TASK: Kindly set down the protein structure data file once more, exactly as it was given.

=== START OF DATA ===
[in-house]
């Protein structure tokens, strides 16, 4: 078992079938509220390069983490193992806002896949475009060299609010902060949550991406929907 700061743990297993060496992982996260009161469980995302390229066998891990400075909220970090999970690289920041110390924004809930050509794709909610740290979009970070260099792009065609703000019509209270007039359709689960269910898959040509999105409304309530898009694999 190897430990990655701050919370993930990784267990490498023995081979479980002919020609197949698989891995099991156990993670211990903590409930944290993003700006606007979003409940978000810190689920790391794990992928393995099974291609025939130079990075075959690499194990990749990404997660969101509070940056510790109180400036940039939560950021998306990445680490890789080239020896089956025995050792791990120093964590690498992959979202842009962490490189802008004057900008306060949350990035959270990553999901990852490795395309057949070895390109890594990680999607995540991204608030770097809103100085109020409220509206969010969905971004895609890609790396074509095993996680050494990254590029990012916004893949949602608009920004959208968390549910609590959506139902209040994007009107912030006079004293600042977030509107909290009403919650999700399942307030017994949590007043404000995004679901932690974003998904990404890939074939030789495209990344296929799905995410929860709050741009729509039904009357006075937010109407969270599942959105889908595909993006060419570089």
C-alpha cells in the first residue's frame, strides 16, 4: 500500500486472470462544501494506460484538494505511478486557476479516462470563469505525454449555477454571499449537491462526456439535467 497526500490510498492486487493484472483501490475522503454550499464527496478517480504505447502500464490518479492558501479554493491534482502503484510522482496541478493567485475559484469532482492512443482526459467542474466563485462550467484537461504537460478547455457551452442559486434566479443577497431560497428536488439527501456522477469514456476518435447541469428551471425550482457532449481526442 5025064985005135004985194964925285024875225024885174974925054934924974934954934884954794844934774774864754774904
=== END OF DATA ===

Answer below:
[in-house]
């Protein structure tokens, strides 16, 4: 078992079938509220390069983490193992806002896949475009060299609010902060949550991406929907 700061743990297993060496992982996260009161469980995302390229066998891990400075909220970090999970690289920041110390924004809930050509794709909610740290979009970070260099792009065609703000019509209270007039359709689960269910898959040509999105409304309530898009694999 190897430990990655701050919370993930990784267990490498023995081979479980002919020609197949698989891995099991156990993670211990903590409930944290993003700006606007979003409940978000810190689920790391794990992928393995099974291609025939130079990075075959690499194990990749990404997660969101509070940056510790109180400036940039939560950021998306990445680490890789080239020896089956025995050792791990120093964590690498992959979202842009962490490189802008004057900008306060949350990035959270990553999901990852490795395309057949070895390109890594990680999607995540991204608030770097809103100085109020409220509206969010969905971004895609890609790396074509095993996680050494990254590029990012916004893949949602608009920004959208968390549910609590959506139902209040994007009107912030006079004293600042977030509107909290009403919650999700399942307030017994949590007043404000995004679901932690974003998904990404890939074939030789495209990344296929799905995410929860709050741009729509039904009357006075937010109407969270599942959105889908595909993006060419570089």
C-alpha cells in the first residue's frame, strides 16, 4: 500500500486472470462544501494506460484538494505511478486557476479516462470563469505525454449555477454571499449537491462526456439535467 497526500490510498492486487493484472483501490475522503454550499464527496478517480504505447502500464490518479492558501479554493491534482502503484510522482496541478493567485475559484469532482492512443482526459467542474466563485462550467484537461504537460478547455457551452442559486434566479443577497431560497428536488439527501456522477469514456476518435447541469428551471425550482457532449481526442 5025064985005135004985194964925285024875225024885174974925054934924974934954934884954794844934774774864754774904